Name:  Gave up 4#.jpg
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  9. #7
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    You have more skill than I do, but I'll pipe in and say that drawing what you drew from reference at a different angle could feel helpful for you. This sort of exercise makes me think harder about what I'm studying instead of thinking like a copying machine like you said.

  10. #8
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    Dude, your studies look awesome. What you're looking for is to learn a conceptual way of approaching art, rather than just copying (which doesn't work, and will only give you miniscule improvement).

    The real trick is where to find a way to acquire, practice and get feedback on the conceptual way of approaching art. That is the trick.

    Depending on what it is you ultimately want to make, you gotta practice things like memorizing your own mannequin in 3D, with simplified anatomy and simplified volumes, and then applying it to real models. Artists like Will Weston and Michael Hampton teach ways to conceptualize the figure. Glenn Vilppu is my go-to for gestures and the most basic approach to drawing. The, if you need a way to conceptualize light and color, Bill Perkins is great. Also the lectures here on composition of Concept Design are great too.

    I think that just copying will not really lead you anywhere. You will spend a lot of time spinning your wheels on empty. Real learning starts when you have a definite way, method or approach of analyzing and simplifying your subject matter.

    Places like Art Center (in LA, CA) teach that.

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  12. #9
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    mikhaella - I know what yo mean but I still have problems with it, I understand how planes should be set in certain angles but don't quite know how to do it if it makes sense, so I'll do what you said after I get to see a couple of example how the certain subjects should be set in that situation.^^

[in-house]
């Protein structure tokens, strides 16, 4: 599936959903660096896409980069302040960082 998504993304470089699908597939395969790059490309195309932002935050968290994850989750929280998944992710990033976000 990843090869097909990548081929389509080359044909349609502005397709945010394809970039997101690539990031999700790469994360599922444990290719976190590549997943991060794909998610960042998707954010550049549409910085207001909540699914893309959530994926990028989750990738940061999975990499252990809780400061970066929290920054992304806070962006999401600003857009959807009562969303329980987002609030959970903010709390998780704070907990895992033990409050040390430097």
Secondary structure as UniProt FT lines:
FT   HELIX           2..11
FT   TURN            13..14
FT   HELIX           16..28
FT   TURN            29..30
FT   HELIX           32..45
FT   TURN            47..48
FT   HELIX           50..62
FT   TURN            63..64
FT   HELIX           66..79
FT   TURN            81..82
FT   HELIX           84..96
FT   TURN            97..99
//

ifat glassman - Thanks, I'll check them all out, one thing I'm specifically trying to understand is - when I see all those awesome figure studies I see a ton of cravases, mucles and folds, then I look at a ton of photo references and I don't see any of it, either they have some chaos corrupted models, with a body surface of a earthworm or I'm missing something obvious. x)

    As for the Art Center, I've flushed 3 years of my life down teh drain at an artschool and I've had my fit of formal education.

    Just a bunch of gesture drawing, didn't have much time for anything fancy as we spent the past few days chasing a rogue fridge.

    Name:  Gave up 5#.jpg
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  13. #10
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    Just a bunch on hair and few random studies (the old man is just me messing around with brush settings without reference).

    Name:  Gave up 6#.jpg
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  14. #11
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    ooh nice brushwork! The shading in the last one looks really amazing!

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    Hi, GetsugaDante. Regarding you're concern with colors: you're only working from photos... on the computer? It's my understanding that photos don't render color accurately, and either to screens, no? I recommend studying from life - still lifes, if it's all you have access to. (Color... that's one area I need to spend a few years on my own self )

  16. #13
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    GregorKari - Thanks, I think I've finally figured out a pretty comfortable brush.

    angieb - I have a pretty limited amount of subjects that I can get my hands on irl, but I'll try to use them whenever I'll get the chance, thanks.^^

  17. #14
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    A screencap study from "Léon: The Professional", trying to make a stylized piece based on a reference, still can't figure out noses, that's definitely a W.I.P idea.

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  18. #15
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    Can see you are working hard with all these studies, looking good, keep it up!

  19. #16